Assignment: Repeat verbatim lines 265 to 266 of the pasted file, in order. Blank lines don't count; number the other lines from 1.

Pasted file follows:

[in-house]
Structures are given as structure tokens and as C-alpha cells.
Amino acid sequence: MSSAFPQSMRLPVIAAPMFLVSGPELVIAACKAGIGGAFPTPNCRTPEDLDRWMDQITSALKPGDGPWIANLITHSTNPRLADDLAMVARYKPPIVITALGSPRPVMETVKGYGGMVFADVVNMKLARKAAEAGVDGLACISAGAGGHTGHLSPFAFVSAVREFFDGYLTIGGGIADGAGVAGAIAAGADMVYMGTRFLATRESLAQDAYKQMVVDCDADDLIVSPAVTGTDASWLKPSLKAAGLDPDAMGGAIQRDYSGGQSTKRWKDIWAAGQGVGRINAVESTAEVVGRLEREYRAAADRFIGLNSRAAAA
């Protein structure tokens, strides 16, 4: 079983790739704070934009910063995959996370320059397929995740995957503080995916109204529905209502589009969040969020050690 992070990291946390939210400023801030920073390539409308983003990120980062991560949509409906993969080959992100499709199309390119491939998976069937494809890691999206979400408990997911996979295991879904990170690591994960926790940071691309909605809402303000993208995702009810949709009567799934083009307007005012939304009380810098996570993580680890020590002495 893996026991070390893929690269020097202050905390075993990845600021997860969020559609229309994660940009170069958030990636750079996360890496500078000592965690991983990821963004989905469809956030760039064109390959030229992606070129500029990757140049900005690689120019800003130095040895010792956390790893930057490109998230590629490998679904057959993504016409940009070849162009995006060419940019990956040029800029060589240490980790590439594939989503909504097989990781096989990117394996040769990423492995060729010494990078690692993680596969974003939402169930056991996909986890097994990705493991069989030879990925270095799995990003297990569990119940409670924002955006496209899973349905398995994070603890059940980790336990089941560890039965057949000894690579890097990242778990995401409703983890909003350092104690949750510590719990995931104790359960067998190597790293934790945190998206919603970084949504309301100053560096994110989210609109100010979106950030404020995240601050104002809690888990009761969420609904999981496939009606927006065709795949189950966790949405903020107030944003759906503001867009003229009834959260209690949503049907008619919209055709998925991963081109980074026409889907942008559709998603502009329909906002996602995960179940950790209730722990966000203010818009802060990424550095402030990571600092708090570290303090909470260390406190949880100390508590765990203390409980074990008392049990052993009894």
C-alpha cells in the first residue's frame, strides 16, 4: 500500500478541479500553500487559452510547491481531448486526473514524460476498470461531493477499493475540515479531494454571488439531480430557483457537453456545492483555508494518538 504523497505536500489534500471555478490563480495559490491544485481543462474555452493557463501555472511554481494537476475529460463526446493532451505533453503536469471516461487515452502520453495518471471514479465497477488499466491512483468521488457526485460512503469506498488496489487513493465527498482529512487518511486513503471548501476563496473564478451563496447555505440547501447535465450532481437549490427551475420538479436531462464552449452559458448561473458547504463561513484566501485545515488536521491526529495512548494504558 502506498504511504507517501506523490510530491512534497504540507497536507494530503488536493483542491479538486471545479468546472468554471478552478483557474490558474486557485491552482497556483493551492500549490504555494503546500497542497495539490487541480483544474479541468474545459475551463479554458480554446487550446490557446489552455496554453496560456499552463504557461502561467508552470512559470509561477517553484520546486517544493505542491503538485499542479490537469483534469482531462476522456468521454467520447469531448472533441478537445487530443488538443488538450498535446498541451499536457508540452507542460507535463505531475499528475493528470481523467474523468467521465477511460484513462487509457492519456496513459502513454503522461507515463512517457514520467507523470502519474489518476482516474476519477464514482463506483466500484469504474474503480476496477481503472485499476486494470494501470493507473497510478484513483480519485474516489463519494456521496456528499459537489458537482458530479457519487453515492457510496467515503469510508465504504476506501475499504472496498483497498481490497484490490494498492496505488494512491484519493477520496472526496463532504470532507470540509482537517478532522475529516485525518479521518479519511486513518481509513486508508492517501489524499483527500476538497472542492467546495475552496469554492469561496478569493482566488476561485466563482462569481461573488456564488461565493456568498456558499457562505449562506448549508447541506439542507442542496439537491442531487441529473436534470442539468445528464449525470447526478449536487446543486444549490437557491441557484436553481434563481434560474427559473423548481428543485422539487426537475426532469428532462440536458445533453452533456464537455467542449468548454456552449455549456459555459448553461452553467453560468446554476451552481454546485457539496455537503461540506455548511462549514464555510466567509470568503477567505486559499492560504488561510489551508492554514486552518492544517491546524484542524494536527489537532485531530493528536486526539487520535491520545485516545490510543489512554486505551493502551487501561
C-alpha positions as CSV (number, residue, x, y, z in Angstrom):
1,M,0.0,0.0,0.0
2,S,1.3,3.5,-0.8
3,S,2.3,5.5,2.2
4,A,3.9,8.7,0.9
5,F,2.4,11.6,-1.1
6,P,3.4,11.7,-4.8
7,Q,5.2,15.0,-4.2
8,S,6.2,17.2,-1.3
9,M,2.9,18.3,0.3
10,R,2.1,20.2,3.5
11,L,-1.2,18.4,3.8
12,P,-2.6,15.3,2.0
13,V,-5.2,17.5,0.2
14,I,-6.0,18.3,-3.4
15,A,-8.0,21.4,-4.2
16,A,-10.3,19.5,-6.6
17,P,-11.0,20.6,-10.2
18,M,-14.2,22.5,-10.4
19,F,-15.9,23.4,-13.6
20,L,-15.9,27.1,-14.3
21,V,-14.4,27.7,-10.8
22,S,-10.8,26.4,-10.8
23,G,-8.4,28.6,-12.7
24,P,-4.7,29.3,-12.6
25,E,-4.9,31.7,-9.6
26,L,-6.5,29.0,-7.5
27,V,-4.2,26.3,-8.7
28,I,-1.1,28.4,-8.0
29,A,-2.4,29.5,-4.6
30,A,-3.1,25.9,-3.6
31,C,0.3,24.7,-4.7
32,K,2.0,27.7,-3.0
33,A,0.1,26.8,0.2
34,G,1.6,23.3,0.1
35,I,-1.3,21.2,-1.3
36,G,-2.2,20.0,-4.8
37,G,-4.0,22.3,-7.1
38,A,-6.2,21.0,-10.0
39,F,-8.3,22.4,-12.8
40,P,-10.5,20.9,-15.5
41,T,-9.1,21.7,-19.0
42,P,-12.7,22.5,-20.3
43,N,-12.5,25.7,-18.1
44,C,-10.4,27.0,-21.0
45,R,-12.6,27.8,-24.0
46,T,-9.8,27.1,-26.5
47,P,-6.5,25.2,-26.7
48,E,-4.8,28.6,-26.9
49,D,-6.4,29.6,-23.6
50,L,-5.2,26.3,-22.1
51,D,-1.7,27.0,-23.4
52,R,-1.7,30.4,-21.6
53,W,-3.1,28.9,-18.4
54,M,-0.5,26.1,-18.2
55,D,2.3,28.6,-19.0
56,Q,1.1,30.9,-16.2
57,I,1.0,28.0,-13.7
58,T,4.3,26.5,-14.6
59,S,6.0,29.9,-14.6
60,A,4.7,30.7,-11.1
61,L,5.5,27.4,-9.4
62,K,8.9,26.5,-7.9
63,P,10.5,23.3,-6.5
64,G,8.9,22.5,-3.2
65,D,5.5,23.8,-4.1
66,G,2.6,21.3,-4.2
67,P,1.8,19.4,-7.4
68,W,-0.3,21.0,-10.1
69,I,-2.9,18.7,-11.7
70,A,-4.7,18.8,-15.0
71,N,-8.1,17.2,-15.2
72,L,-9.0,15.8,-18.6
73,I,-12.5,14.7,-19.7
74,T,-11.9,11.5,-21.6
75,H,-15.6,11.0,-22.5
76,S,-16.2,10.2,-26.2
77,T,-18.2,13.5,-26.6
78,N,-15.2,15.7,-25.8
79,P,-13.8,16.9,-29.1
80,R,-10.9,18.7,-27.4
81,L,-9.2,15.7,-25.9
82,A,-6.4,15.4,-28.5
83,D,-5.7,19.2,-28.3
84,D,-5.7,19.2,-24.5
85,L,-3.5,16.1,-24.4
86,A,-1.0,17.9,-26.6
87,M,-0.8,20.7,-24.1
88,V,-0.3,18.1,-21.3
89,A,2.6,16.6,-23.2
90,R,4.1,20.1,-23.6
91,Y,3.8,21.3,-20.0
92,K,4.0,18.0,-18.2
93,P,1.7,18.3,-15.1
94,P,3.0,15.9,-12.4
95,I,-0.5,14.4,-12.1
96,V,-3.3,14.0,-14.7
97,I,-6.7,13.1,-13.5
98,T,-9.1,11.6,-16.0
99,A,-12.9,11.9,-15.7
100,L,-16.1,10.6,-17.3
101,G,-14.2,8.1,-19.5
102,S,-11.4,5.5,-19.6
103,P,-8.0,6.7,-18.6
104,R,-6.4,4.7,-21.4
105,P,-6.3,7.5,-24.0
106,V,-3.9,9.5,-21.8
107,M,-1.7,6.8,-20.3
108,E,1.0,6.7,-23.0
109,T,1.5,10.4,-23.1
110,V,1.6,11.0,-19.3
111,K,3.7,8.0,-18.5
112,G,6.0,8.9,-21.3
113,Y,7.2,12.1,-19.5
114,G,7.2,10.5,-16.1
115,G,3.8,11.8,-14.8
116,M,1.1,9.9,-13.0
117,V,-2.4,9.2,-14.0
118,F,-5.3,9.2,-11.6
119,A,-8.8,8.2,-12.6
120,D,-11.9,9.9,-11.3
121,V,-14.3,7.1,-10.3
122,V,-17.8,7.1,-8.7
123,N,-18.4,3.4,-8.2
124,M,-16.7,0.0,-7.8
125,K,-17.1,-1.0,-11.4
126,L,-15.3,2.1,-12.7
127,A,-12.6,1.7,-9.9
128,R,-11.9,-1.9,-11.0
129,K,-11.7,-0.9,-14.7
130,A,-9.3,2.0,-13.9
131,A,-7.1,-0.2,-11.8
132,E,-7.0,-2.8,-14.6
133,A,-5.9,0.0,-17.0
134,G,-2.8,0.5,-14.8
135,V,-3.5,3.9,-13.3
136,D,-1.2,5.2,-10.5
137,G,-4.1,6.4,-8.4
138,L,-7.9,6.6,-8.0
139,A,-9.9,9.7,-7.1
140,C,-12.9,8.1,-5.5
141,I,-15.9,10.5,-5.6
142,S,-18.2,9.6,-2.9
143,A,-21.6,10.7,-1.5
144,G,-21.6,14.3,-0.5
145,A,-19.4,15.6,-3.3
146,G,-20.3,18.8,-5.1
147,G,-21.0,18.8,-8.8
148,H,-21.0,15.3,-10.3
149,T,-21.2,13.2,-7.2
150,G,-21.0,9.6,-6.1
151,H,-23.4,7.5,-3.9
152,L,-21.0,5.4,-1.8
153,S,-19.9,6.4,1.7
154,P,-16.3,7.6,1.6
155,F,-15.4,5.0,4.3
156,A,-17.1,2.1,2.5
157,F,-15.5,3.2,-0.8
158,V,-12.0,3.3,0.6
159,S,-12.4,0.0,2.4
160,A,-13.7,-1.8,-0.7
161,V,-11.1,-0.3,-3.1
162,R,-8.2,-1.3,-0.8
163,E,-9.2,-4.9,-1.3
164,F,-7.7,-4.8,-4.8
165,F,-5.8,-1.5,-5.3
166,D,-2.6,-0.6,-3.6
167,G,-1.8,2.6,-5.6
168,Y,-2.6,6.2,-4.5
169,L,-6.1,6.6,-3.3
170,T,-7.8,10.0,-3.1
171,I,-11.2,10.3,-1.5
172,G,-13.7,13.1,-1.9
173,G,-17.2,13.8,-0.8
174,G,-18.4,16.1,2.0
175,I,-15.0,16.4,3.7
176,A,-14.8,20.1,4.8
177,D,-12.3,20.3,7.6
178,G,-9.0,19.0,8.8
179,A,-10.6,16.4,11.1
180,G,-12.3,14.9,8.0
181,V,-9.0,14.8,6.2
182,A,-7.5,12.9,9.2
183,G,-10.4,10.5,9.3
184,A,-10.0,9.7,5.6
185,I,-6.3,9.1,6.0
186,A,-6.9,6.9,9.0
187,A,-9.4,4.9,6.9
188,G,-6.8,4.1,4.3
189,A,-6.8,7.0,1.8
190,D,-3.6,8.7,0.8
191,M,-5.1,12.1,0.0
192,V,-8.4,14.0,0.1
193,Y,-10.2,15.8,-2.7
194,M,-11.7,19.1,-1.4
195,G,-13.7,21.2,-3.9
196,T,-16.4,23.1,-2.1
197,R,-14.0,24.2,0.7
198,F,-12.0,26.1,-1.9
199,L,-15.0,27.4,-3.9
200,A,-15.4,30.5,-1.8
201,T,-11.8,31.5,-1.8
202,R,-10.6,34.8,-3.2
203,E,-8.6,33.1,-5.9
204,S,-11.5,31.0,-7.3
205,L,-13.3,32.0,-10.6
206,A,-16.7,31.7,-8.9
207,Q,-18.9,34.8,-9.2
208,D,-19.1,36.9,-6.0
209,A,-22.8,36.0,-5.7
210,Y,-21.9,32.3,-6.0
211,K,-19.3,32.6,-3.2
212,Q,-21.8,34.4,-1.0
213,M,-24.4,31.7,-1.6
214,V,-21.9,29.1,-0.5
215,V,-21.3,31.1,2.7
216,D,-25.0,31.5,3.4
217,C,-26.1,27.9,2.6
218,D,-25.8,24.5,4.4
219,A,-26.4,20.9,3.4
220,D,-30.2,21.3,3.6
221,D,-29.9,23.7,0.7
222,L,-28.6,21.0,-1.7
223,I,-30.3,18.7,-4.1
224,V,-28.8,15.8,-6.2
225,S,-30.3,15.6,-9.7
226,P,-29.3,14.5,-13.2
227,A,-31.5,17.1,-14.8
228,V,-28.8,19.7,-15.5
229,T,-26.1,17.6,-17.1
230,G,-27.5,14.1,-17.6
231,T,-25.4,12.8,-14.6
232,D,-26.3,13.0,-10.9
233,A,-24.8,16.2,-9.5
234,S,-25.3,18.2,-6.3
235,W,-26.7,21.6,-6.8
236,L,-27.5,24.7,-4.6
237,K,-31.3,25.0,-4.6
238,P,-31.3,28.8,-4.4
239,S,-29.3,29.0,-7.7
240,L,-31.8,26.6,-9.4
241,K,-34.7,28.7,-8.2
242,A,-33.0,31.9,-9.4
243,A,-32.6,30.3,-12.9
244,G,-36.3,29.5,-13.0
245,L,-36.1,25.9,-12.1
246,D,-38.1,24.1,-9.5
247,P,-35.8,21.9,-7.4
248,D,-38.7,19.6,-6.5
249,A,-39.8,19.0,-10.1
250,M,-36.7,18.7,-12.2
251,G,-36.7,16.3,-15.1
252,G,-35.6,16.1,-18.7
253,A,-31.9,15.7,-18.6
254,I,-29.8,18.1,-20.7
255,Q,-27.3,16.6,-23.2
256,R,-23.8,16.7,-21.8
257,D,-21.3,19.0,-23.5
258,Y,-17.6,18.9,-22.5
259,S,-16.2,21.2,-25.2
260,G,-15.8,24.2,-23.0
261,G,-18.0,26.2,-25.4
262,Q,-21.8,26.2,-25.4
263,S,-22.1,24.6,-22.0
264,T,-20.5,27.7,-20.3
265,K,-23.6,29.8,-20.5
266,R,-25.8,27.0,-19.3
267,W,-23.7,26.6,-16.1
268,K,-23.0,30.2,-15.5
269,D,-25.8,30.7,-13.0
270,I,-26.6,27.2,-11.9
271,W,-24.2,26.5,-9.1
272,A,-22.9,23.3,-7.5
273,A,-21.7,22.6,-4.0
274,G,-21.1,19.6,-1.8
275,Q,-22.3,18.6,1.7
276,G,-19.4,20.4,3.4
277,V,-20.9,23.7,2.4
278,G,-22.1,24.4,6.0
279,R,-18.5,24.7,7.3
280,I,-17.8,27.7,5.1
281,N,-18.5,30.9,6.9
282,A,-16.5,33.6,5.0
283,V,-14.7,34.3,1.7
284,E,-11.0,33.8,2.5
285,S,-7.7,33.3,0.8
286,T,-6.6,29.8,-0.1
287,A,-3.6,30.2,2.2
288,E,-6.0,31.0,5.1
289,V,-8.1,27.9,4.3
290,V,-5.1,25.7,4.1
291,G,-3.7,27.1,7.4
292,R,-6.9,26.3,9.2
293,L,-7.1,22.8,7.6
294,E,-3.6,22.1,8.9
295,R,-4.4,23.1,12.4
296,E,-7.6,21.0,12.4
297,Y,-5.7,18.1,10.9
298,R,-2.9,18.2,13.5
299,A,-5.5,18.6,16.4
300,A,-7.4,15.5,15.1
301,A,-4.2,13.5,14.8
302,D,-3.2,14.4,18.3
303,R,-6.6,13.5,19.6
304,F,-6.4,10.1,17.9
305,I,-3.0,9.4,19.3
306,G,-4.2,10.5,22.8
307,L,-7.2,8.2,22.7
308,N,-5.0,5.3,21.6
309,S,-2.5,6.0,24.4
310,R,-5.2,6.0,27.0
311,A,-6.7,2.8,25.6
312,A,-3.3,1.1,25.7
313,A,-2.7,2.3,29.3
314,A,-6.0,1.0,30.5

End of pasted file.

259,S,-16.2,21.2,-25.2
260,G,-15.8,24.2,-23.0